Zurik: Judge denies injunction over crowded St. Tammany Jail cells, says jail has already taken ’significant’ measures regarding Coronavirus

A sign posted at the St. Tammany Parish Jail about precautions in place due to COVID-19. The...
A sign posted at the St. Tammany Parish Jail about precautions in place due to COVID-19. The photo was among several submitted in response to a request for a temporary injunction filed against the jail over concerns of crowded cells and the coronavirus.(St. Tammany Parish Sheriff's Office/WVUE-TV File)
Updated: Apr. 13, 2020 at 9:00 PM CDT
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NEW ORLEANS, La. (WVUE) - A federal district court judge has denied a group of attorneys’ efforts for an injunction to stop the St. Tammany Parish Jail’s crowded jail cells. The attorneys filed the request for a temporary injunction citing concerns over the COVID-19 outbreak in Louisiana.

The parish’s crowded holding cells in the jail were first uncovered in a FOX 8 Lee Zurik Investigation which showed the parish used holding cells to hold anywhere between 15 and 30 inmates in a small concrete room. The practice went against guidelines set out in the Louisiana minimum jail standards.

Statewide, the outbreak has killed hundreds of Louisianans and sickened tens of thousands since first discovered in the state in early March. Since then, Governor John Bel Edwards instituted stay-at-home orders and social distancing guidelines in order to flatten the curve of new cases in the state.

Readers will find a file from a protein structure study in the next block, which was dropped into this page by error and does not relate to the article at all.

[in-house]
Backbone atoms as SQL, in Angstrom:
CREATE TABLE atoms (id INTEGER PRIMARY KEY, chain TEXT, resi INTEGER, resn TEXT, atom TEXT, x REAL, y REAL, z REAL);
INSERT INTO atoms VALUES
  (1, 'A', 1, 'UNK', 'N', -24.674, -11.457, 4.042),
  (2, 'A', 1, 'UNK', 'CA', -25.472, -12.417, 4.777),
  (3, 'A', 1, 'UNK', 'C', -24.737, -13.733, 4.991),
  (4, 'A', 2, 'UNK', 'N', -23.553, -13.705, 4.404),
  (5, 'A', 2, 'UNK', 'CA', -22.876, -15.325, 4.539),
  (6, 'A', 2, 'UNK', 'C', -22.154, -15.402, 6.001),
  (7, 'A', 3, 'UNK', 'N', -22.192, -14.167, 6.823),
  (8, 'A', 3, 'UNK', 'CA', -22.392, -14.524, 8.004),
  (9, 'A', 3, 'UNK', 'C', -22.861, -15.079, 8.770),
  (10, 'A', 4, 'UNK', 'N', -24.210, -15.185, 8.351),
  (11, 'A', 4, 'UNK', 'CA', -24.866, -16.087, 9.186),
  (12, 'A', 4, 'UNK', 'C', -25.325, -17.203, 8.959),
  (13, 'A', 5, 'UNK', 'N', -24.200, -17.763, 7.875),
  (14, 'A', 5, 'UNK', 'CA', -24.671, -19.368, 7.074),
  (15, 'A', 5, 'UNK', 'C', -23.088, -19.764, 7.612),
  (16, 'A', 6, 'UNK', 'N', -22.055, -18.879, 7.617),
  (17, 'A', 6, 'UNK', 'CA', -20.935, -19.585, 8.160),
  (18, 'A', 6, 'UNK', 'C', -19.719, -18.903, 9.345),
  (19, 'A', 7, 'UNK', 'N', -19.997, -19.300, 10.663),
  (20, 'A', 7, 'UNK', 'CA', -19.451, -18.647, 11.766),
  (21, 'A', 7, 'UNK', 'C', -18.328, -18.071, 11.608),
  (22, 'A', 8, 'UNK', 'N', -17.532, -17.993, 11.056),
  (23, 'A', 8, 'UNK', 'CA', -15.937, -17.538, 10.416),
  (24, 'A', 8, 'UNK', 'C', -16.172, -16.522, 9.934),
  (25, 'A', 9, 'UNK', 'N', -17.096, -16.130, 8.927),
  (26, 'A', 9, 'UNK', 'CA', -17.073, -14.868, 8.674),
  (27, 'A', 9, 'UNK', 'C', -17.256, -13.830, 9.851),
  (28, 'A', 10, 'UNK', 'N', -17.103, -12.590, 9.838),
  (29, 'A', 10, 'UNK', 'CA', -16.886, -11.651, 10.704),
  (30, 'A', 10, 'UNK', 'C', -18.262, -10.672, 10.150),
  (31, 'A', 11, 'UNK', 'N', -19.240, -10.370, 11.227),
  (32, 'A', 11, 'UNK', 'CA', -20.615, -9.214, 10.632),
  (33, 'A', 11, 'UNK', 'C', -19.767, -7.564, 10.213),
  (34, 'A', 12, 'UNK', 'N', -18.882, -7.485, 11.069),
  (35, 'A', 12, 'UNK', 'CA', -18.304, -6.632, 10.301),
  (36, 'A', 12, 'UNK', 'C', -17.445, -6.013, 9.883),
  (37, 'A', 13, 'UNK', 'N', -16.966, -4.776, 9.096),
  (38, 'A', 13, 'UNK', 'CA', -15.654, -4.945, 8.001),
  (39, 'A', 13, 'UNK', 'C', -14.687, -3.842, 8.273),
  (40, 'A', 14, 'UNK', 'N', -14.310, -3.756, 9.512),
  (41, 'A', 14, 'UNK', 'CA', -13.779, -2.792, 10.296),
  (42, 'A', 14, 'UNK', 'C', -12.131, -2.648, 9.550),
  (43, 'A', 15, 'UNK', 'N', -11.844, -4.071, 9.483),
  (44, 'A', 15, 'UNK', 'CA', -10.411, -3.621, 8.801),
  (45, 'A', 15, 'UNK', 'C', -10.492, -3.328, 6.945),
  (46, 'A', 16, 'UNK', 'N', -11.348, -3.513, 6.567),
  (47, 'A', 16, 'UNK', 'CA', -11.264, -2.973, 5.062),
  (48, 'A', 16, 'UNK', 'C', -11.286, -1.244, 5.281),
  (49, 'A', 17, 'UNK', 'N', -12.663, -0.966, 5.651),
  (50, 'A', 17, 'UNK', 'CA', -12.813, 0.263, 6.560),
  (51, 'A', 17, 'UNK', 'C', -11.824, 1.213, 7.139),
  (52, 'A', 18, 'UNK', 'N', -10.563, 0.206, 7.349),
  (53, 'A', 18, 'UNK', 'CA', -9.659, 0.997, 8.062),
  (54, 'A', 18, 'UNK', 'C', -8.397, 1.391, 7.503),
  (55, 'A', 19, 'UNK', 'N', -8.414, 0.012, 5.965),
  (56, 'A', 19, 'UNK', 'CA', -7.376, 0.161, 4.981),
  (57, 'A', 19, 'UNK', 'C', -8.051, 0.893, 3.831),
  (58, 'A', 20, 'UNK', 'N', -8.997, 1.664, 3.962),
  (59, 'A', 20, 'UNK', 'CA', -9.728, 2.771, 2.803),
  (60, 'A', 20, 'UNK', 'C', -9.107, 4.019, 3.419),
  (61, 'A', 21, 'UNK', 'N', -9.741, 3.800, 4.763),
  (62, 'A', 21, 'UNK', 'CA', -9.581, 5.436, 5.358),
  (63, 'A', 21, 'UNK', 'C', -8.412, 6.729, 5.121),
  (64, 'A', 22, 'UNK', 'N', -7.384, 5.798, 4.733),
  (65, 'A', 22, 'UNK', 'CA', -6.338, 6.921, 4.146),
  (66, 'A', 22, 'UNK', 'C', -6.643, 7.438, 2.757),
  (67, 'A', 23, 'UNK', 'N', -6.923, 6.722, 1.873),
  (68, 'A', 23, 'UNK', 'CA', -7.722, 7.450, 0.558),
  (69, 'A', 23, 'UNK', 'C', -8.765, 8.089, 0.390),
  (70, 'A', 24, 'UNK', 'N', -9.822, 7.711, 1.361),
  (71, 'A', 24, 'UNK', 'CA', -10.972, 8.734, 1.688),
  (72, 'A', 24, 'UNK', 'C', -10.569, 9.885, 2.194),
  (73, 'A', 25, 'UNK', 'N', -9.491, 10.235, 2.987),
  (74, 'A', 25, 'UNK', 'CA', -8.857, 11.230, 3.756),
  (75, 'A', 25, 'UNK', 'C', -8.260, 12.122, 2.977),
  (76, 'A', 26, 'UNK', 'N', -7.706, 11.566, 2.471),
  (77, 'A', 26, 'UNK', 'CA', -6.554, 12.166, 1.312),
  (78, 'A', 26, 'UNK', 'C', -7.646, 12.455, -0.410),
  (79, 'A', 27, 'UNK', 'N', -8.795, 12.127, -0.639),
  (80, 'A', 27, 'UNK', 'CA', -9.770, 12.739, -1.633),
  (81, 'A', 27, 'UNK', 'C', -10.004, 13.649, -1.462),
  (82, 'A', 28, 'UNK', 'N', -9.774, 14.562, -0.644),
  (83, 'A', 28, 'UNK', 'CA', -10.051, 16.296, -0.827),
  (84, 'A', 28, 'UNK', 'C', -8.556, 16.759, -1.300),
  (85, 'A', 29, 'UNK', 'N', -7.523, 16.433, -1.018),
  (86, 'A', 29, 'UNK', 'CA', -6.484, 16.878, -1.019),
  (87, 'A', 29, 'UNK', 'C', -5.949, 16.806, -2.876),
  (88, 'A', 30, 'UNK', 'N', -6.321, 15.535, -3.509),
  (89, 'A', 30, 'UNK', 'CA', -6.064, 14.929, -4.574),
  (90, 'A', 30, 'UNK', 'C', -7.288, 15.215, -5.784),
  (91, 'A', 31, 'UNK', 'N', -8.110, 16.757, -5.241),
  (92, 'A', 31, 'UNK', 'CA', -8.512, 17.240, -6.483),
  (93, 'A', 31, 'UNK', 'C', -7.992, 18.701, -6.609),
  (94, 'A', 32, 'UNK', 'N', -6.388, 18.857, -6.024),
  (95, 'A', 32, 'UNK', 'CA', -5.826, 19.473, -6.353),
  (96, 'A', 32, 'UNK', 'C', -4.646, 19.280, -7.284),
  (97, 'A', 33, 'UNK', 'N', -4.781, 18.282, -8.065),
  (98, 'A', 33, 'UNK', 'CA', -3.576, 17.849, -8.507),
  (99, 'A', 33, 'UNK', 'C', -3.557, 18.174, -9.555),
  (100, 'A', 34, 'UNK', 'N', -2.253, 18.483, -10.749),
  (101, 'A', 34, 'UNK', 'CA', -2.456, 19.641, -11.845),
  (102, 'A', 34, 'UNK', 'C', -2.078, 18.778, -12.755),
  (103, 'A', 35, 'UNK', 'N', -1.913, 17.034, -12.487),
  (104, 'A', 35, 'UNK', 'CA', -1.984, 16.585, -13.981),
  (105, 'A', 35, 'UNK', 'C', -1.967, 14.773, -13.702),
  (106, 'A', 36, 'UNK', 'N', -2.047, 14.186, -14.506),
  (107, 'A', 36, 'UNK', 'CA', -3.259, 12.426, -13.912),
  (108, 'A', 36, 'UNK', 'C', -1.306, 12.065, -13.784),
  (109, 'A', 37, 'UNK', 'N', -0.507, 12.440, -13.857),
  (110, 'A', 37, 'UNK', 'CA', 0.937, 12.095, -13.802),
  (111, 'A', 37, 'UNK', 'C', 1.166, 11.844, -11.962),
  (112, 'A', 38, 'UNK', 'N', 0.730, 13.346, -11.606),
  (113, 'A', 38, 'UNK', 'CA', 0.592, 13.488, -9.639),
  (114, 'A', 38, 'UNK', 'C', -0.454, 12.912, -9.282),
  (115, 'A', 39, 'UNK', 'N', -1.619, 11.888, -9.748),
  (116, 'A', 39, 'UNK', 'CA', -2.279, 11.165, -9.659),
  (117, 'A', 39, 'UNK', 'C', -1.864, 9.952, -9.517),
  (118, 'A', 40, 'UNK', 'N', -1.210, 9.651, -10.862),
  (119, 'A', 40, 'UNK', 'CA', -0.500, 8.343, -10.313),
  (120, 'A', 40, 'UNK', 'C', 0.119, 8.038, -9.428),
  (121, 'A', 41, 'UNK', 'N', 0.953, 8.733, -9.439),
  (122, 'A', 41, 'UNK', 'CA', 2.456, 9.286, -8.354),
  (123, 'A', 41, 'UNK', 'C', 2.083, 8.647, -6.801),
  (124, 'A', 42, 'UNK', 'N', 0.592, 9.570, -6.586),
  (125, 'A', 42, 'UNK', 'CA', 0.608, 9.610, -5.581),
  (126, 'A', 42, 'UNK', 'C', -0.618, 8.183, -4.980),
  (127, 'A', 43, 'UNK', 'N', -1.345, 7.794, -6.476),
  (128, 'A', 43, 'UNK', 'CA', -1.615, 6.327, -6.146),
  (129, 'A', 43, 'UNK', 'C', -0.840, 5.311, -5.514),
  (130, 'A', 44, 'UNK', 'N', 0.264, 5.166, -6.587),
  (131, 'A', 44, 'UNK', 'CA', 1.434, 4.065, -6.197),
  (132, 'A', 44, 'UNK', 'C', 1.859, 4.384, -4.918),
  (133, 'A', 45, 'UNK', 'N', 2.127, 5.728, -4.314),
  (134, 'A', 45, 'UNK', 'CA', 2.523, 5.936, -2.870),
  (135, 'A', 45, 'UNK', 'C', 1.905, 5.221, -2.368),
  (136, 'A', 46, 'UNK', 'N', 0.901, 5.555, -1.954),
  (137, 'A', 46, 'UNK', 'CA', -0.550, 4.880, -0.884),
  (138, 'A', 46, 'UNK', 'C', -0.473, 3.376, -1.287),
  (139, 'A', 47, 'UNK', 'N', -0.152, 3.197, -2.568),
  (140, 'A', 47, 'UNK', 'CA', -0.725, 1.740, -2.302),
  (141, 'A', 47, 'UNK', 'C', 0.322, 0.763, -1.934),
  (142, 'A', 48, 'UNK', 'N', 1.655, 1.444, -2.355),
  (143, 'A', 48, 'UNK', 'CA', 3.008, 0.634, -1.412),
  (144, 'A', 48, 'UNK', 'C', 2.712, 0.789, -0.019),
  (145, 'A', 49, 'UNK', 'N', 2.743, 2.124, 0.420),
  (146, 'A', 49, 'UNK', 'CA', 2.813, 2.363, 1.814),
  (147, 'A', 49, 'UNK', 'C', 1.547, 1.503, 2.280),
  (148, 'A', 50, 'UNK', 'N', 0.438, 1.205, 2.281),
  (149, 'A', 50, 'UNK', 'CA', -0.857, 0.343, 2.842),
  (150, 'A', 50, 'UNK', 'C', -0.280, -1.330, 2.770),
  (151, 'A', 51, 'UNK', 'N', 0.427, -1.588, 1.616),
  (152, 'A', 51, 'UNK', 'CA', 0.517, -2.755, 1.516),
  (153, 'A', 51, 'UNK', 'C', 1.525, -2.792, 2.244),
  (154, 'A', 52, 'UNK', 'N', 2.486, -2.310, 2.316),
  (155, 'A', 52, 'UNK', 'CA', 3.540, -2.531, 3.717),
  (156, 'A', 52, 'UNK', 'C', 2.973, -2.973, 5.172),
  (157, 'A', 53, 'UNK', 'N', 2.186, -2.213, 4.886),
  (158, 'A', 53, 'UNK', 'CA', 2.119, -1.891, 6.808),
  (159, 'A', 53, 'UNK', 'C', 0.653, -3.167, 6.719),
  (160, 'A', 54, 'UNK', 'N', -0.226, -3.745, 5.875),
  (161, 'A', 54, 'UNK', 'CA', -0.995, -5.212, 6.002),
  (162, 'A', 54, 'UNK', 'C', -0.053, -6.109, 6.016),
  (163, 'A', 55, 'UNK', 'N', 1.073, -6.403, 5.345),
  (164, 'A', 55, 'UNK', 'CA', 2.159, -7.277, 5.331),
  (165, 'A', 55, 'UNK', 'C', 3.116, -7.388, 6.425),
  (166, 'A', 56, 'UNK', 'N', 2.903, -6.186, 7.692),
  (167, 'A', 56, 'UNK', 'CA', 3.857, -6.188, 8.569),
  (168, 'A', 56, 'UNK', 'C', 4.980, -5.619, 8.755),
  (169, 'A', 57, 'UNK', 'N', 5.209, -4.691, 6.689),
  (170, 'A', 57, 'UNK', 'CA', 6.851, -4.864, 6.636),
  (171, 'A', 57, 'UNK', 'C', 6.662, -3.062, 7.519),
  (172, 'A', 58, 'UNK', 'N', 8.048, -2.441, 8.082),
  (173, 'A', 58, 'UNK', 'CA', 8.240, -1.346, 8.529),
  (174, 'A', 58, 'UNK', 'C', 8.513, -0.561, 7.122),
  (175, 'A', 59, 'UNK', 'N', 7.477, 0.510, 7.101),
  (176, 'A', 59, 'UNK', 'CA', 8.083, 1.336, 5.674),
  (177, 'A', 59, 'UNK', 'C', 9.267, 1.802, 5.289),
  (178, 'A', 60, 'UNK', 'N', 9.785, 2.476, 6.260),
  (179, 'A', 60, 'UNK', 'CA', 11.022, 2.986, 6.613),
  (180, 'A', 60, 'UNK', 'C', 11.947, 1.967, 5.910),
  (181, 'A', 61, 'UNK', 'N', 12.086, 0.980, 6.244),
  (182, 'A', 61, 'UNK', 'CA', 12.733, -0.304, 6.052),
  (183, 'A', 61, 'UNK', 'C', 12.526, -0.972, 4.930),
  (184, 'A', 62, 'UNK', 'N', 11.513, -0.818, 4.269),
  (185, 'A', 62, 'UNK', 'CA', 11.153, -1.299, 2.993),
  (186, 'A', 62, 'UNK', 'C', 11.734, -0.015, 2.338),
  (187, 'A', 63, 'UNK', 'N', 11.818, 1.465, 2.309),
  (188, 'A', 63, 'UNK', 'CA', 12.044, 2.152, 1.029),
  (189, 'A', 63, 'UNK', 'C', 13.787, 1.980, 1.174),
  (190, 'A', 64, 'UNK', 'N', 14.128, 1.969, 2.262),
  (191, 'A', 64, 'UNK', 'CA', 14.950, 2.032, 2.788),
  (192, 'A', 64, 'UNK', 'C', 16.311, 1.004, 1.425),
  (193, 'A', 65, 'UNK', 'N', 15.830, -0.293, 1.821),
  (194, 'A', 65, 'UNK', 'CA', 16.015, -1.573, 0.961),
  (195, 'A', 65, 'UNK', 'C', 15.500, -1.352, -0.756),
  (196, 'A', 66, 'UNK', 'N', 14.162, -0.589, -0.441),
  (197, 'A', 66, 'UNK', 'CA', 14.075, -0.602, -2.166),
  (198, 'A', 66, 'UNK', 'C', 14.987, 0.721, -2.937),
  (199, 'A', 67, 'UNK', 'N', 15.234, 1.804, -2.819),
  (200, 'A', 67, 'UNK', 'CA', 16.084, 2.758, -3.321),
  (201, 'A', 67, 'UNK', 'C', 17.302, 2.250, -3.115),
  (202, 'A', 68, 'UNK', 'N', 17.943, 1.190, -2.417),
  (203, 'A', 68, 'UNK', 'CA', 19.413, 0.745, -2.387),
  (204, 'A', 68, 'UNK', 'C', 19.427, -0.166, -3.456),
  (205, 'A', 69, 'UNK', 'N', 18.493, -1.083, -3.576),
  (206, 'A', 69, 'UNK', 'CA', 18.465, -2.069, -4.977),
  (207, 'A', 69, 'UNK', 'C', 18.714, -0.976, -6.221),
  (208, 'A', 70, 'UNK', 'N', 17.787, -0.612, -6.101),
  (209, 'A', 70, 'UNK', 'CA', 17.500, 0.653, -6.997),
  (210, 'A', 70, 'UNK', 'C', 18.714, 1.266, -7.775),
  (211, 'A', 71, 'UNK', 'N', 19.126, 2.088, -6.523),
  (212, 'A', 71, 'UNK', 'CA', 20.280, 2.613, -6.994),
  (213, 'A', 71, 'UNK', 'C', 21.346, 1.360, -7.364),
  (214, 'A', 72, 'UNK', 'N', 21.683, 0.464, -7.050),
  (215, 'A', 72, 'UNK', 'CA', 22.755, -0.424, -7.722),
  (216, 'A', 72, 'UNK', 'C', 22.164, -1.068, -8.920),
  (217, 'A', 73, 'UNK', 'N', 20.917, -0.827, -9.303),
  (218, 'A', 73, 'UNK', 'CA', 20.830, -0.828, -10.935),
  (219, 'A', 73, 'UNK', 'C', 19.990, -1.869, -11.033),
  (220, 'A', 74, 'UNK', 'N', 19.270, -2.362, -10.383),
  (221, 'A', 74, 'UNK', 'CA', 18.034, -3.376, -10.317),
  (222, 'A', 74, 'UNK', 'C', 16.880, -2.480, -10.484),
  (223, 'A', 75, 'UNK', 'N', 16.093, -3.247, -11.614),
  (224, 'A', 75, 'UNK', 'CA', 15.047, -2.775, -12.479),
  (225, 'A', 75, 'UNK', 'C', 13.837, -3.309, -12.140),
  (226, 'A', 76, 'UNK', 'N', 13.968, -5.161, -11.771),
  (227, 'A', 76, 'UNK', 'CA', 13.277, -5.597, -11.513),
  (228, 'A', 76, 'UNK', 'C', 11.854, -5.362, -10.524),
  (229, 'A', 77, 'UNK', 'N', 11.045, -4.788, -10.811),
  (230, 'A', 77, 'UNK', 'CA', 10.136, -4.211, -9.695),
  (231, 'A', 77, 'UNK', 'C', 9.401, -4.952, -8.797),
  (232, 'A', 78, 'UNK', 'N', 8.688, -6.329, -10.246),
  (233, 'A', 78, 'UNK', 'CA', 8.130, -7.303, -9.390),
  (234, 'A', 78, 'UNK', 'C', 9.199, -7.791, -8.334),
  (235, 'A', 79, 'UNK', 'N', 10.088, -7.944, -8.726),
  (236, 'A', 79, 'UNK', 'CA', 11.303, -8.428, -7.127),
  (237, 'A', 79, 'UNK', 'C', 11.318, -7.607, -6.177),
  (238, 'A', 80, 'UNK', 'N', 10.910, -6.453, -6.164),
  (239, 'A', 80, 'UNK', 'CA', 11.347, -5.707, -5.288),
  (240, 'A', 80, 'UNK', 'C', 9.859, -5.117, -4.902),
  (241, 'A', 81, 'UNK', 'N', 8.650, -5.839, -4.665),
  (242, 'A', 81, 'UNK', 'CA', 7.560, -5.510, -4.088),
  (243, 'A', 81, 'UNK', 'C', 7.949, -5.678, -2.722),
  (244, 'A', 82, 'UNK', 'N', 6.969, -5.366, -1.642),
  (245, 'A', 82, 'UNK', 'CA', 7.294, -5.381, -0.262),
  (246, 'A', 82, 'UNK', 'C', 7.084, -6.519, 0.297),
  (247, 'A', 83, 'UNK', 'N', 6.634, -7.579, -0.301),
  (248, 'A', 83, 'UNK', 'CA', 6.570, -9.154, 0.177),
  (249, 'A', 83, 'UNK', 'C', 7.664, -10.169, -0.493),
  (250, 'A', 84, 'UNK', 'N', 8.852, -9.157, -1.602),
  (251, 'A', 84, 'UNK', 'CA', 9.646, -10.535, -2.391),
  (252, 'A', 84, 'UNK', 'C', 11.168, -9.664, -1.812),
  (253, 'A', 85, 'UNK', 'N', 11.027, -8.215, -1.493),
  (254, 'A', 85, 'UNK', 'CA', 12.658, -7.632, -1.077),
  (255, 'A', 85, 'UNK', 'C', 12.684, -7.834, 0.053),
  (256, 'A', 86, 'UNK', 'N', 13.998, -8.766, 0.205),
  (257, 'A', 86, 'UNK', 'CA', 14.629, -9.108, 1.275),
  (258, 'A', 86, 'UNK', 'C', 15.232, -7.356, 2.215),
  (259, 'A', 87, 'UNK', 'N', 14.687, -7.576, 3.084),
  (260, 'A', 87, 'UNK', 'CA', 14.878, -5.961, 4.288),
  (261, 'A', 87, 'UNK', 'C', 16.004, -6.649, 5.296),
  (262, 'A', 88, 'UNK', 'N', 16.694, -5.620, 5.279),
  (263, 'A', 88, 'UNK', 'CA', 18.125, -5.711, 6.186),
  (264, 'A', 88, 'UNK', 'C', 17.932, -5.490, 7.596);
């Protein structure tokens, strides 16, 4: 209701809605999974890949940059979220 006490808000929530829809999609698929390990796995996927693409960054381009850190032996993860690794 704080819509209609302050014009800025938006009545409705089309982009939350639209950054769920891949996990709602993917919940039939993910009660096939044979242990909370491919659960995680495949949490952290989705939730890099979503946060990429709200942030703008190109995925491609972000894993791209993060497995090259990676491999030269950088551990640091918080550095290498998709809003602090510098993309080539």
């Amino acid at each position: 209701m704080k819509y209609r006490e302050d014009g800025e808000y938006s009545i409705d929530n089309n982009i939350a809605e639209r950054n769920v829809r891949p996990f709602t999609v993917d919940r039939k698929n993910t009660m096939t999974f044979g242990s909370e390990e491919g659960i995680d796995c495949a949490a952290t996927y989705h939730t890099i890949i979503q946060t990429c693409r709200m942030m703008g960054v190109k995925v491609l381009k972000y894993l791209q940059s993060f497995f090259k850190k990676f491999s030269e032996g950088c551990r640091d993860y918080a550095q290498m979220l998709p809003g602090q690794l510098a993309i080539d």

Attorney Devon Jacob and attorneys with Romanucci & Blandin filed a lawsuit in March over the crowded cells and once the coronavirus outbreak escalated in the state, the group filed a request for a temporary injunction citing the finding of the Lee Zurik Investigation and how the conditions could threaten the spread of COVID-19 in the jail and community.

During a nearly four-hour-long hearing held by teleconference due to the Coronavirus pandemic, Chadwick Collings and attorneys for the St. Tammany Parish Sheriff’s Office argued they had already implemented policies weeks prior to respond to the threat of Coronavirus.

Collings noted the jail had thinned out the population in holding cells to twelve pre-trial inmates in four holding cells. He said the jail also had policies in place to put signage across the facility about COVID-19, limiting visitation to the facility and procedures for sanitizing areas daily.

The jail’s attorneys also noted that policies were put in place for inmates being processed into the facility and those that have to leave the facility and return to be isolated from larger groups to monitor for COVID-related symptoms.

One of the plaintiffs on the case, a current inmate at the St. Tammany Jail, said he was in isolation as a precaution since returning from University Medical Center for a procedure not related to COVID-19.

In her decision, published Saturday, District Court Judge Wendy Vitter said the following:

“The Court in no way discounts the risks and seriousness of COVID-19 in confinement; in fact, the Court gives great weight to plaintiffs’ exhibits which note the heightened risk associated with jails and correctional centers. Defendants have proven through their evidence that the jail currently does not have any COVID-19 cases. Further, Defendants have established that they have implemented significant measures to comply with the CDC Guidelines and other guidance for correctional facilities in efforts to protect the health of its inmates and staff. Defendants have also proven that the general inmate population has been reduced, and that there are currently 12 pretrial detainees within the four holding cells.”

The initial lawsuit on behalf of St. Tammany Parish inmates, two formerly incarcerated and one currently in the facility, for past practices of overcrowding exposed in the FOX 8 Lee Zurik Investigation is still pending in federal court.

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